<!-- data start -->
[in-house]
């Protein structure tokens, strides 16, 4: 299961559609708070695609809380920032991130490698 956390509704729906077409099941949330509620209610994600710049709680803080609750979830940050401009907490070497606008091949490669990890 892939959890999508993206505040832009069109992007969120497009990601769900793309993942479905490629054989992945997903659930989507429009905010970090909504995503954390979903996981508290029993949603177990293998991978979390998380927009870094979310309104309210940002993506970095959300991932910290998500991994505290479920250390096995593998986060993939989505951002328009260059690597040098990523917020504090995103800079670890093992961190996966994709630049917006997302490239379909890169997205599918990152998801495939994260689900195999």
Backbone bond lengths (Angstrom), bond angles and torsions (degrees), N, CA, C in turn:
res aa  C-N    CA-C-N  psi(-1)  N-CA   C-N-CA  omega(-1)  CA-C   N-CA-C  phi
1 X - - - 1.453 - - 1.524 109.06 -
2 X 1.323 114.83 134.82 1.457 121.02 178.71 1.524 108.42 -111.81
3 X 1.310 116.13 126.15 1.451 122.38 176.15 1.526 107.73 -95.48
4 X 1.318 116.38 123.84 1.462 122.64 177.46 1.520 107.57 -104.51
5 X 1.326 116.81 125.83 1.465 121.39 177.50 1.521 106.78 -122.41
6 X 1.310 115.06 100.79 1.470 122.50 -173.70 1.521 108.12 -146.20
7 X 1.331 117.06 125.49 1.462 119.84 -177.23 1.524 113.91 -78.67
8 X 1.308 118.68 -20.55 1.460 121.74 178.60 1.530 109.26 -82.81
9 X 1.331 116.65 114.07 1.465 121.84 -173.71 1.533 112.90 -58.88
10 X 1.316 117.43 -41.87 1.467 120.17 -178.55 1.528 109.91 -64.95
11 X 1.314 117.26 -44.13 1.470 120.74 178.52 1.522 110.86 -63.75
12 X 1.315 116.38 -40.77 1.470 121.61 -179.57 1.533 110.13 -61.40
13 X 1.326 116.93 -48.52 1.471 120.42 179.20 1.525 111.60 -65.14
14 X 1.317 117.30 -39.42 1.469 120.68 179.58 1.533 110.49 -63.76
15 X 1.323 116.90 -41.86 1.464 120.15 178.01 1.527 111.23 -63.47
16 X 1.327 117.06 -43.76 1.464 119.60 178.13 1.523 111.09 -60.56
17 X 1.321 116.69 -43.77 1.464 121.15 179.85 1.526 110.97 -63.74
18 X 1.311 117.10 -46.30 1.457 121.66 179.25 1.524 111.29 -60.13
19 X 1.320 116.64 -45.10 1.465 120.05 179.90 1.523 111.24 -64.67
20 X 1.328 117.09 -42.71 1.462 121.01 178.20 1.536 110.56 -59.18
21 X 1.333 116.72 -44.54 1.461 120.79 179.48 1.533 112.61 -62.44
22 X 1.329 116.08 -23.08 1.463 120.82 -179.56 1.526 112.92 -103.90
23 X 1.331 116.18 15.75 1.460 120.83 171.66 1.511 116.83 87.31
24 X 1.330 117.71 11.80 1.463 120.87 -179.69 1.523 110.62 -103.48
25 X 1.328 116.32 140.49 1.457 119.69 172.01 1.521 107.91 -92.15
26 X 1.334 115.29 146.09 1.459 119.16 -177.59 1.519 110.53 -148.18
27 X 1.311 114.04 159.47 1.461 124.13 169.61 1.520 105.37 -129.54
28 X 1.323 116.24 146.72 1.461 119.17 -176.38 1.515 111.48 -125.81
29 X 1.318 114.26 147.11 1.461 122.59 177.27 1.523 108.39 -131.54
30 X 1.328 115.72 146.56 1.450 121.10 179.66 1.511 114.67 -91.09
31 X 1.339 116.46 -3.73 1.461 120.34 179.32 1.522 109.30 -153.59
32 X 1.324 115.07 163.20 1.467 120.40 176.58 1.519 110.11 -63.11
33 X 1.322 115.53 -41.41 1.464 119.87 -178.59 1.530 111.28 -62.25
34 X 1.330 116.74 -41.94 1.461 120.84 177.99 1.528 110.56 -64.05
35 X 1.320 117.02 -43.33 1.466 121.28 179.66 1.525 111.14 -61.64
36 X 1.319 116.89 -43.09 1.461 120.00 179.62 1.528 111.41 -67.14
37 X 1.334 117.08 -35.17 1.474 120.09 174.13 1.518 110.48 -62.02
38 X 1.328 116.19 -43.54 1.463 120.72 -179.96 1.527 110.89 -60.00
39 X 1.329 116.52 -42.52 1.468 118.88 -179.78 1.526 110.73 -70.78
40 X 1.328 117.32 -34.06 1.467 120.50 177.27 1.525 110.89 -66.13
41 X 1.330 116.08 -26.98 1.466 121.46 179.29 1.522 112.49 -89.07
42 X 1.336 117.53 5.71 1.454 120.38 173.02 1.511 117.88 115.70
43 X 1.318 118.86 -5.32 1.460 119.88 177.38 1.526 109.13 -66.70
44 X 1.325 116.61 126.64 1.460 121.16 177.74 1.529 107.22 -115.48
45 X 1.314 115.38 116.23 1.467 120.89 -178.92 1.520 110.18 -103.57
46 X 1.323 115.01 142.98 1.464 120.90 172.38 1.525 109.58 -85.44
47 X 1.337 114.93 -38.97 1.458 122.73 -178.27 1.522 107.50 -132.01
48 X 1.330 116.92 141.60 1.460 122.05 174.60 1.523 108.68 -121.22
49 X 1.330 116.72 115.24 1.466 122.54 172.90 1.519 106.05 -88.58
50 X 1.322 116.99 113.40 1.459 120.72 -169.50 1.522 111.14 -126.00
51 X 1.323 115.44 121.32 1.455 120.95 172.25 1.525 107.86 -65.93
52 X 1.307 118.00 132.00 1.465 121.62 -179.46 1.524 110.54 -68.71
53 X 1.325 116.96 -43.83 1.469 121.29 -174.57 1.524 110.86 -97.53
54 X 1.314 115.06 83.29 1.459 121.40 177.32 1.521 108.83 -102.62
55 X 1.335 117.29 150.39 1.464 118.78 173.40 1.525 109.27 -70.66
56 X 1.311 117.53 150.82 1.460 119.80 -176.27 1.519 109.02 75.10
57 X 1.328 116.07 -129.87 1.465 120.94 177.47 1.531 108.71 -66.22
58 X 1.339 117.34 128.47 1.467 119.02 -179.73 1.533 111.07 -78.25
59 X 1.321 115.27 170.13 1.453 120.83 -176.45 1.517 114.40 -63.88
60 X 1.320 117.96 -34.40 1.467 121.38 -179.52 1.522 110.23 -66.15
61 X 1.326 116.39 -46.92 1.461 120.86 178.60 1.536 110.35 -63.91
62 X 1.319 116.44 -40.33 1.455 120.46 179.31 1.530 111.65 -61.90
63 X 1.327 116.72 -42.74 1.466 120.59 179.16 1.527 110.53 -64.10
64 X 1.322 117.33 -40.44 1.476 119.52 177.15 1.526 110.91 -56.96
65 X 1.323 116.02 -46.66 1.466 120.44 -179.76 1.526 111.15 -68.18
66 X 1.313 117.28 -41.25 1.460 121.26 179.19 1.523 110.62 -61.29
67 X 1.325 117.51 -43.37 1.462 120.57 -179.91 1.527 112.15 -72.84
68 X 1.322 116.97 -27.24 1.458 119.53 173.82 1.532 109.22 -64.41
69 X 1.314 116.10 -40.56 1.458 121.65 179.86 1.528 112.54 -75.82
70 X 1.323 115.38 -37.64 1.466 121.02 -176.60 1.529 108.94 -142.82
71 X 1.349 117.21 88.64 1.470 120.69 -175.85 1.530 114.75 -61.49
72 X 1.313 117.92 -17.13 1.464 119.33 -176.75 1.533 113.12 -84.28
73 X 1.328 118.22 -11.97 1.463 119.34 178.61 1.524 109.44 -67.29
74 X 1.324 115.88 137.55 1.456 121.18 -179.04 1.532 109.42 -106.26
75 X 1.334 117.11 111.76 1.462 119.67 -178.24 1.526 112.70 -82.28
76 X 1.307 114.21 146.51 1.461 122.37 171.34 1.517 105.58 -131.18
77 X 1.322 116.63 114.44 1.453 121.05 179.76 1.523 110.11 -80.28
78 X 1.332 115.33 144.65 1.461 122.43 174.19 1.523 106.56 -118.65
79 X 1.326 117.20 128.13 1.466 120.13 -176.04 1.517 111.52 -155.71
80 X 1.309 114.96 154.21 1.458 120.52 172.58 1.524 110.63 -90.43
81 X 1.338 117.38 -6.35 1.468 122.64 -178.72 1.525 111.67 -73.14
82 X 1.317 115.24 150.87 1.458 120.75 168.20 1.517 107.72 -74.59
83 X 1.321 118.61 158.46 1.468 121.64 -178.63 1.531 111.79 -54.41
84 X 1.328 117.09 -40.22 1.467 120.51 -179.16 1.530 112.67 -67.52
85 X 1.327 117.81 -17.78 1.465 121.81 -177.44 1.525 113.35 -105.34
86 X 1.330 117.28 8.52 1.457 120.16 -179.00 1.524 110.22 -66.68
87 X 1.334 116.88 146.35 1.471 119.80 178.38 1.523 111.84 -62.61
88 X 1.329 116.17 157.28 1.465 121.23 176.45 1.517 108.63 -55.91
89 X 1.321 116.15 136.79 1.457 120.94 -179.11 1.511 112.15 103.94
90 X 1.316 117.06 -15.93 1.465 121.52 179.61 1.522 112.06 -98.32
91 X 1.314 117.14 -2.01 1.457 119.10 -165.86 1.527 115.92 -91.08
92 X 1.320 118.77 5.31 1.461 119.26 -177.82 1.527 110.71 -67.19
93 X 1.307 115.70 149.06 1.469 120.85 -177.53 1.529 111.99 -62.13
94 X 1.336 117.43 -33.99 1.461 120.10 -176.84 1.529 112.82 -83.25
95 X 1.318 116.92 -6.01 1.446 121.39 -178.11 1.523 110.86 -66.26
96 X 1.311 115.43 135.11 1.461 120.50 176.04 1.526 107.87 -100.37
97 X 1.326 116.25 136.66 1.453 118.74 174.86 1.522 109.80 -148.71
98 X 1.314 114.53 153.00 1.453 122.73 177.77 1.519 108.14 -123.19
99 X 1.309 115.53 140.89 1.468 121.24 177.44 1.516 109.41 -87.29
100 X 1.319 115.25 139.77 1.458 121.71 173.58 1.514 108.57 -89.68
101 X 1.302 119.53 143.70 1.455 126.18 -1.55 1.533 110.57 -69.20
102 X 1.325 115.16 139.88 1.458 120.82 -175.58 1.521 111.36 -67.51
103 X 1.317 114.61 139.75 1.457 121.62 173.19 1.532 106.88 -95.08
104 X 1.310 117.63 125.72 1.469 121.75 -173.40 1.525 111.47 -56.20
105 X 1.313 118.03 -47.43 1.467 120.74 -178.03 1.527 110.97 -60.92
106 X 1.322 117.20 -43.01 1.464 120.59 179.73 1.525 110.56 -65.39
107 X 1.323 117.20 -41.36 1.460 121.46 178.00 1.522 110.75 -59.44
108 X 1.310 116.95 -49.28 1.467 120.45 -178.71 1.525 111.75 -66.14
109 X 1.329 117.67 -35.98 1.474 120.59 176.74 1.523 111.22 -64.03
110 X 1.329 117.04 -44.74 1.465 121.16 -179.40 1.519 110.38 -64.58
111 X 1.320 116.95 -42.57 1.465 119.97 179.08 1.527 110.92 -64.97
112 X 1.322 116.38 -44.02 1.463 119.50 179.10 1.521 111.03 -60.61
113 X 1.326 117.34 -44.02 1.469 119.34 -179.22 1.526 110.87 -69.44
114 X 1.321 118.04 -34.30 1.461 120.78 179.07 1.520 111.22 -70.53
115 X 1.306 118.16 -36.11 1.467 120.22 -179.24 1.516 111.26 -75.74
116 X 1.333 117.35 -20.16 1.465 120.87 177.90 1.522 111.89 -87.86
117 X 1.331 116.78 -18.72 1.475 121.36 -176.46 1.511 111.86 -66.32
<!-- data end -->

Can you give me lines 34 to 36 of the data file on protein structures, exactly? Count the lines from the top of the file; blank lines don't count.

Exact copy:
30 X 1.328 115.72 146.56 1.450 121.10 179.66 1.511 114.67 -91.09
31 X 1.339 116.46 -3.73 1.461 120.34 179.32 1.522 109.30 -153.59
32 X 1.324 115.07 163.20 1.467 120.40 176.58 1.519 110.11 -63.11